THE ‘LET THEM BLEED’ STYLE OF PARENTING




How To Raise A Digitally Savvy Kid That Isn’t Always Staring At A Scree

Your kid is part of a whole generation that can swipe right before they can write. And because of that fact, you’ve become a little paranoid with how they interact with technology. It’s one thing to curb screentime, cut off the Wi-Fi, or investigate the feasibility of becoming Amish. But instead of taking their tech away (or just running away), why not just teach them how to use all of it responsibly and for their benefit?

Falls: What to do when a baby or toddler gets a bump on the head

Whenever your baby or toddler takes a serious tumble — from a couch, bed, highchair, crib, or countertop, for example — you'll need to do a thorough check for injuries, especially if he falls on his head or back.

You'll want to make sure that your child doesn't have any serious wounds, that he hasn't broken any bones, and that he hasn't suffered a concussion or other internal damage, including a serious head injury (such as a skull fracture or intracranial injury). Falls can be serious, but baby and toddler bones are soft, so they don't fracture as easily as those of an older child.

Play and Learn: 4 Ways to Deal with A Curious Toddler in the House

It never fails: You take just a two-minute bathroom break, and by the time you’re done your toddler has emptied his toy box across the living-room floor, ripped your magazines to shreds, and somehow gotten into the crisper drawer of the fridge. “Toddlers learn by exploring their environment with all five senses,” says Alexis Clyde, Ph.D., a clinical psychologist at Children’s Medical Center Dallas. Kids this age are particularly fascinated by how an object works and what happens when they bend, drop, or throw it. While your child’s inquiries are normal, it’s no fun having your house constantly look like a wreck. We’ll help you contain the chaos by controlling his behavior without suppressing his inquisitiveness.

15-Year-Old Sushma Verma, Daughter Of A Sanitation Worker, Is India's Youngest PhD Student

In a country where more than 35 per cent of girls are discouraged from studying and going to school, young prodigy Sushma Verma from Lucknow has a different story to tell! At age 7 when most of us were barely able to dedicate 30 minutes to studying, Sushma had already completed her 10th. At the young age of 13, she had enrolled herself in college and was getting her Master’s Degree in Microbiology from Lucknow University.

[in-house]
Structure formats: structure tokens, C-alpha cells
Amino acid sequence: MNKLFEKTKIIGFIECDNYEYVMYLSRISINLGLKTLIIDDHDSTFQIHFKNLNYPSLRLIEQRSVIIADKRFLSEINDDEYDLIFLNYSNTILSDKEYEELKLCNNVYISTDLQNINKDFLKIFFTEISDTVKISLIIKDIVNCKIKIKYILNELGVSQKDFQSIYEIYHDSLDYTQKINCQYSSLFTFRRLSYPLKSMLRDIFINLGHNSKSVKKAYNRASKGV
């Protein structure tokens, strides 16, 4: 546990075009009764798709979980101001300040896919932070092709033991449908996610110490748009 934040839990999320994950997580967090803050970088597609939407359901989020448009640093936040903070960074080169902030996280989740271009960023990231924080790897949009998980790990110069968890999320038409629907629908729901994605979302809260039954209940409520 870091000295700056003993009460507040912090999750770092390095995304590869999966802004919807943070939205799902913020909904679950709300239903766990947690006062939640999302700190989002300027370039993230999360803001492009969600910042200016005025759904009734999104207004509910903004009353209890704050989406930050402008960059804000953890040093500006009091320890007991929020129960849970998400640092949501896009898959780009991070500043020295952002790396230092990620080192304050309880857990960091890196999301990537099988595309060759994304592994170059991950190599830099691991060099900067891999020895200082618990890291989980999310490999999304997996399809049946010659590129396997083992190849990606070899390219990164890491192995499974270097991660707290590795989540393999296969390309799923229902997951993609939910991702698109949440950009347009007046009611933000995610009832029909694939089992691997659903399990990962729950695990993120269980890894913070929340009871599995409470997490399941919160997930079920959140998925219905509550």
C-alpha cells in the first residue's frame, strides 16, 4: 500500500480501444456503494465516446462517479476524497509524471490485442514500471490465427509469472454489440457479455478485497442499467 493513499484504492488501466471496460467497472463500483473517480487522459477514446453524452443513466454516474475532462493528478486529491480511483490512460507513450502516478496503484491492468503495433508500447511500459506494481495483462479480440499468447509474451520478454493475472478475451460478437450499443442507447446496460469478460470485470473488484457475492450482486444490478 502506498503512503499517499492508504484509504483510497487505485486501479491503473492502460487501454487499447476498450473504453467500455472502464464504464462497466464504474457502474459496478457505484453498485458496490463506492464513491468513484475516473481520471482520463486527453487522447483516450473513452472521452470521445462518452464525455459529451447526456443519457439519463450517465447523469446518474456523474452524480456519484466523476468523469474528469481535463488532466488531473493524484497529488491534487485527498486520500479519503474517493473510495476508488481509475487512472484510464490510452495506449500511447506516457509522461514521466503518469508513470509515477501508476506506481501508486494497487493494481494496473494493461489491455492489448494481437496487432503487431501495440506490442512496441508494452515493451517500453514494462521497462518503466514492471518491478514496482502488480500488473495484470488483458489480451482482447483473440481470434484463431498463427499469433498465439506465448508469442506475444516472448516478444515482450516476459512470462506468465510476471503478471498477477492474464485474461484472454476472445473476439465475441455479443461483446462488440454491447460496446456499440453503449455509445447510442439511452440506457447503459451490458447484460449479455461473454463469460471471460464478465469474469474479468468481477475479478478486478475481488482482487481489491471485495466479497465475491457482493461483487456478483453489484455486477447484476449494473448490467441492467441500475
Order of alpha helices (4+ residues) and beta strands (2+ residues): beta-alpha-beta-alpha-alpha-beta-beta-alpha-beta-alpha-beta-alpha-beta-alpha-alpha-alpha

Why do we make children sleep alone?

One particularly strange feature of middle-class family life is the way we train our children to sleep. “Go to your room,” we tell even very young children, “and stay there all night.” We have invented elaborate techniques to support this supposedly essential aspect of child development, implementing them at great emotional cost to all parties involved. For the parents: agonizing decisions about when and whether to comfort a crying child, bleary-eyed squabbles about which parent takes a turn in the middle of the night.

Female chief in Malawi breaks up 850 child marriages and sends girls back to school

Theresa Kachindamoto, the senior chief in the Dedza District of Central Malawi, wields power over close to 900,000 people… and she’s not afraid to use her authority to help the women and girls in her district. In the past three years, she has annulled more than 850 child marriages, sent hundreds of young women back to school to continue their education, and made strides to abolish cleansing rituals that require girls as young as seven to go to sexual initiation camps...

4 Mentally Damaging Things We Say To Kids All The Time

Kids have fragile brains. If 10 year-old Jimmy bashes his head against concrete, he’ll suffer greater injury than his 35 year-old dad would under the same conditions.

Most of us instinctively know that much. What we often ignore, though, is the fact that kids brains are not only physically more fragile but mentally as well. Psychologists liken a child’s brain to soft, impressionable play-doh. Harsh words that Jimmy’s dad could shrug off might stay with his son for years.

Discipline in Kids Comes with Love not with Yelling!

In a day, there can be a number of instances when you end up yelling at your kids despite trying hard not to do so. You see your daughter sketching the walls and despite your repeated urges, she continues the act eventually stopping once you raise your voice. Your son is busy with his play-station and is least interested in doing his school assignment. How do you make him do that? Well, there is no other option other than yelling. Many parents adopt this strategy as they feel it's the best way to bring them under control.

This Is What Screen Time Really Does to Kids' Brains

Screen time is an inescapable reality of modern childhood, with kids of every age spending hours upon hours in front of iPads, smartphones and televisions. That’s not always a bad thing: Educational apps and TV shows are great ways for children to sharpen their developing brains and hone their communication skills—not to mention the break these gadgets provide harried parents. But tread carefully: A number of troubling studies connect delayed cognitive development in kids with extended exposure to electronic media. The US Department of Health and Human Services estimates that American children spend a whopping seven hours a day in front of electronic media. Other statistics reveal that kids as young as two regularly play iPad games and have playroom toys that involve touch screens.